“Yes, we have a short memory” is the terse reaction of Herman Van Rompuy, recently resigned president of the European Council, when I put this criticism to him. He is my Youropean celebrity for Brussels. We have forgotten that we have known 70 years of peace, thanks to that united Europe; we enjoy greater prosperity, and travel is easier. But the EU is sluggish, and maybe it expanded too rapidly. Unfortunately, Brussels does not really have the means to refresh the memory of Europeans, or to explain that quite a lot of things are going well.

“This EU is a cathedral, not a shed,” I frequently heard. It takes more than a few years to build it up. Just as it will take time before we consider ourselves Europeans. Africanness exists. “It is called Ubuntu—I am because we are,” explained Max, a social entrepreneur in Ljubljana. But do you feel European? That is trickier. No, said the Irish and the British, for example. No, said Italian actress Sara: “Actually, I hardly feel Italian.” But yes, said those who had traveled extensively, like professional soccer player Henrik Larsen, who competed all over the Continent for years. Or Phil May, who said that as the lead singer of the Pretty Things he saw every stage and every pub in Europe. “Europe is like a house with many rooms,” he said.

The funny thing is that, when it comes to Europe, we tend to emphasize the differences, as demonstrated by the EU motto—United in Diversity—while we have at least as much in common, and there really is such a thing as European culture, as a result of centuries of trade, war, migrations, exchanges and the travels of writers, composers and painters, not to mention our Judeo-Christian roots. And we also have a common language, English.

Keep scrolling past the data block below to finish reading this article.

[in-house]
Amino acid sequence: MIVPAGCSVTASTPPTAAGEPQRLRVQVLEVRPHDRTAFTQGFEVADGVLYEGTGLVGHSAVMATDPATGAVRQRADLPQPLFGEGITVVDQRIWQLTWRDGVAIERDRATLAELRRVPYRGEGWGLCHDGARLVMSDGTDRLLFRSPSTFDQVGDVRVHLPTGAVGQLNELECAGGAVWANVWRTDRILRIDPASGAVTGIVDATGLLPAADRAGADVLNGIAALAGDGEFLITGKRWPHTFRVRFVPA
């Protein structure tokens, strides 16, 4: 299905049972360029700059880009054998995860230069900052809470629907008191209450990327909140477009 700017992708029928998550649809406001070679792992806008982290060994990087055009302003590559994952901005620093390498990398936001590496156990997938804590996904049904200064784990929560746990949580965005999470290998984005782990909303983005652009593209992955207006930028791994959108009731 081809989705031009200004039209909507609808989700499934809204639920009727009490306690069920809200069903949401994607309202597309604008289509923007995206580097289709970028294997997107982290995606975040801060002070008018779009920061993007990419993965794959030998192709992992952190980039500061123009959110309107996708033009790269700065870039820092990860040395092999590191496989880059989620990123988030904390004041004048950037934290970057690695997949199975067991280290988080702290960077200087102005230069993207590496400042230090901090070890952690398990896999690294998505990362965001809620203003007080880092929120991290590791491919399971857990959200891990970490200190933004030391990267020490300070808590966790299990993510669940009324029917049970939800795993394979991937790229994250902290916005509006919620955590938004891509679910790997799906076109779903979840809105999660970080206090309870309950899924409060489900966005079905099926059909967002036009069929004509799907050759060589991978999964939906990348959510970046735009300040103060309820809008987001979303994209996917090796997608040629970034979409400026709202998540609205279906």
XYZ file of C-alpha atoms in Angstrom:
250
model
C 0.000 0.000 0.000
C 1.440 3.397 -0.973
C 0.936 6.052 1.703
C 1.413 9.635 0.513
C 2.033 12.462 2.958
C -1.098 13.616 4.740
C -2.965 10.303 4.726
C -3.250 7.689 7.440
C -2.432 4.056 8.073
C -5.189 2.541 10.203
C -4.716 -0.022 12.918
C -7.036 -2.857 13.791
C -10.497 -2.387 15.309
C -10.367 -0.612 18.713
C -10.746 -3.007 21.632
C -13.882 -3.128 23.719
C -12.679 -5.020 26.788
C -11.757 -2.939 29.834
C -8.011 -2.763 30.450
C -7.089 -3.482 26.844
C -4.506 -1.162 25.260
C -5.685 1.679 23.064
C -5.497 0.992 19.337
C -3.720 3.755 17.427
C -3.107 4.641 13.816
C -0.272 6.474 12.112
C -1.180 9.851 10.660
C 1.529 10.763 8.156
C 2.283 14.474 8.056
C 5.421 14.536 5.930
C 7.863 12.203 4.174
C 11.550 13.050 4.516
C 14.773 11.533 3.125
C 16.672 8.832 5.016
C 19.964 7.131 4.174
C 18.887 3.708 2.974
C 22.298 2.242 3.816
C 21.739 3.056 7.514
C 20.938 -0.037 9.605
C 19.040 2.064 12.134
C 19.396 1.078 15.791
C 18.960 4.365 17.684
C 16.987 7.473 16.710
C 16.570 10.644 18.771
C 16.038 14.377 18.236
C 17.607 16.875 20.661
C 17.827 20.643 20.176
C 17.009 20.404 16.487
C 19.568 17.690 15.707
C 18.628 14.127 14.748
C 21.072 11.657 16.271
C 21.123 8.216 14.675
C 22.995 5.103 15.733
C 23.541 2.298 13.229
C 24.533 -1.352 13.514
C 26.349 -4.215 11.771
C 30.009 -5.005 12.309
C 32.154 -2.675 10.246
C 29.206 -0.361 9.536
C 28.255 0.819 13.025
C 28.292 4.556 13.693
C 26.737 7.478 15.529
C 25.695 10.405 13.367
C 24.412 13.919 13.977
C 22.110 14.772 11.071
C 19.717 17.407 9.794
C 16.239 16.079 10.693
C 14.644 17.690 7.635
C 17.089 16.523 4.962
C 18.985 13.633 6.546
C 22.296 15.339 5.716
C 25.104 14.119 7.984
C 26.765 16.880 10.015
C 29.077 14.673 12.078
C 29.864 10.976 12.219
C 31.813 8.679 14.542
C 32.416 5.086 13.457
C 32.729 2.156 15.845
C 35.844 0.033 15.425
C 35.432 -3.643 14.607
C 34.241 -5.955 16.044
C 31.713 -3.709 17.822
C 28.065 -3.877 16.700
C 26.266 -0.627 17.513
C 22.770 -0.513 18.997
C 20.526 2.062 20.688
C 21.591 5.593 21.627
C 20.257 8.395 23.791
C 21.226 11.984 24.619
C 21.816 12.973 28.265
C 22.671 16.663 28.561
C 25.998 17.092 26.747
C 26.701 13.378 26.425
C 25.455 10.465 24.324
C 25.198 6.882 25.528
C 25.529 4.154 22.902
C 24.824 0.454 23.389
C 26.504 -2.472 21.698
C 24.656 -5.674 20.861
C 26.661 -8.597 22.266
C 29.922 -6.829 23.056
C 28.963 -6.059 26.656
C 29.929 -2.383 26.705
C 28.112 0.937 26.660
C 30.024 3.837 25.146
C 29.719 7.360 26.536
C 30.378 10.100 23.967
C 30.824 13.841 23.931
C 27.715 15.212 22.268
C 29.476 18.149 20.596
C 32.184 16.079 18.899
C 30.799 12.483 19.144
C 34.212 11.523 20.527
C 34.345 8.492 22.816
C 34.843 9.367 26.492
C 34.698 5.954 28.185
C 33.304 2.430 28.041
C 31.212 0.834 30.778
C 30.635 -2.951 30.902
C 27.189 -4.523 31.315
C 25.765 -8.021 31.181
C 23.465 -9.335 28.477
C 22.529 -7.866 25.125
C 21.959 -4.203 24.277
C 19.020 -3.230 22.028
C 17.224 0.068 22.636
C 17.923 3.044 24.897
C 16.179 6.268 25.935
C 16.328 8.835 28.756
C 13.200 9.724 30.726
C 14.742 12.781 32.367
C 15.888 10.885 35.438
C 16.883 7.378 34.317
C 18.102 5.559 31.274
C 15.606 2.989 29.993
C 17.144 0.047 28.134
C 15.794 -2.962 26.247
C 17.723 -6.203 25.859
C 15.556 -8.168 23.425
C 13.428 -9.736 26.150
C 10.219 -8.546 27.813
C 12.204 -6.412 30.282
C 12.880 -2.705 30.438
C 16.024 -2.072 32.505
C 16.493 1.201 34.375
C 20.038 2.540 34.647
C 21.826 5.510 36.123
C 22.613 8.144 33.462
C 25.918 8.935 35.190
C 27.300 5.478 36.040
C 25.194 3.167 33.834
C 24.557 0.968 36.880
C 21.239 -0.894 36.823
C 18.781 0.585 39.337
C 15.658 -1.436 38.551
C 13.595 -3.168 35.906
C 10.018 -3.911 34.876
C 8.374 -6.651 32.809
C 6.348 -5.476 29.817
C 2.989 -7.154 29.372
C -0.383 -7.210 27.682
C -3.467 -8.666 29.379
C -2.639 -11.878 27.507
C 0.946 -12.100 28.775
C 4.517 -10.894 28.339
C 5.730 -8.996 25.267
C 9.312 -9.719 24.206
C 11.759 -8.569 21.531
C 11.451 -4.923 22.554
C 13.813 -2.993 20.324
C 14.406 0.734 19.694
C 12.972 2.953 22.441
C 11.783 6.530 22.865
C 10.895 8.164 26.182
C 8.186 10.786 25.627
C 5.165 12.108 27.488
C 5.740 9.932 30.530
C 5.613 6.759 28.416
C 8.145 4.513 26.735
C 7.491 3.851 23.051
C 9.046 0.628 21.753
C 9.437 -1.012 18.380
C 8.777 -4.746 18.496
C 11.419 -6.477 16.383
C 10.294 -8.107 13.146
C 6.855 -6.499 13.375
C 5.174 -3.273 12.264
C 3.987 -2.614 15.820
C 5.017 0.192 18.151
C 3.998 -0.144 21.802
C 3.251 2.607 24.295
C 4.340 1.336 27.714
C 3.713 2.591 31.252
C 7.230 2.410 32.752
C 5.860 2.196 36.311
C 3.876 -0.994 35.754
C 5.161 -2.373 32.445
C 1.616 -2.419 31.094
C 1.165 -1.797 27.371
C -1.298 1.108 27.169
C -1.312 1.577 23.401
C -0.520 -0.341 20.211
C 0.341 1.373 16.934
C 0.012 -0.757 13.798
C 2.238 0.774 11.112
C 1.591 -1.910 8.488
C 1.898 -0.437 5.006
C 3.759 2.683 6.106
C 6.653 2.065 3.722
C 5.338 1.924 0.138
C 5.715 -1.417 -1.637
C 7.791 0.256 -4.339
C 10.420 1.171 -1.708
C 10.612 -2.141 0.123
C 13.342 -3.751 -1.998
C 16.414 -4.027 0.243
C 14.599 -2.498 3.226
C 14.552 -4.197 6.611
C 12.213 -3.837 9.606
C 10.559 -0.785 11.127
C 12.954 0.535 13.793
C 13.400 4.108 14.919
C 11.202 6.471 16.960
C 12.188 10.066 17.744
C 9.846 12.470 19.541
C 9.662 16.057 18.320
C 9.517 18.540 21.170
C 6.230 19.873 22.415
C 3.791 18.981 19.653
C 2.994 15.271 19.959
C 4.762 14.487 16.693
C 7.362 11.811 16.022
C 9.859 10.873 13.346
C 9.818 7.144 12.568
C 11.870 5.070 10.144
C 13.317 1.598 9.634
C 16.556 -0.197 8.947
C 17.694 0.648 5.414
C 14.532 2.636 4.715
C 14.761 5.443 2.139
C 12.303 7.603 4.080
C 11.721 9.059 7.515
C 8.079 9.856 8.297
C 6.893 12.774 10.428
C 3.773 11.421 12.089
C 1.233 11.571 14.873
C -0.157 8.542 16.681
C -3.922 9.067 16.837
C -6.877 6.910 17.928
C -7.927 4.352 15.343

Until now, European cooperation was mainly of an economic nature. Social cohesion was never considered all that important, even though it is vital for the success of the European project. Therefore, the Erasmus exchange program is a good thing. And sports can also play a positive role. It is worth trying to select European teams for various sports, which can take on teams from other continents, following the good example of the Ryder Cup, the prestigious biennial golf competition between America and Europe.

Ylva, a doctor in Stockholm, pointed to a very practical reason for our sense of connection. According to her, it’s low-cost airline Ryanair that has contributed most to European integration, because through discount carriers like it, including EasyJet, Air Berlin, Vueling and Transavia, people can travel and get to know one another’s countries. “In the old days everyone used to travel to London, Paris and Copenhagen from time to time. But nowadays people, and particularly young people, go to Belfast, Krakow or Prague for the weekend, to cities you might not otherwise have visited, simply because it costs next to nothing to go.”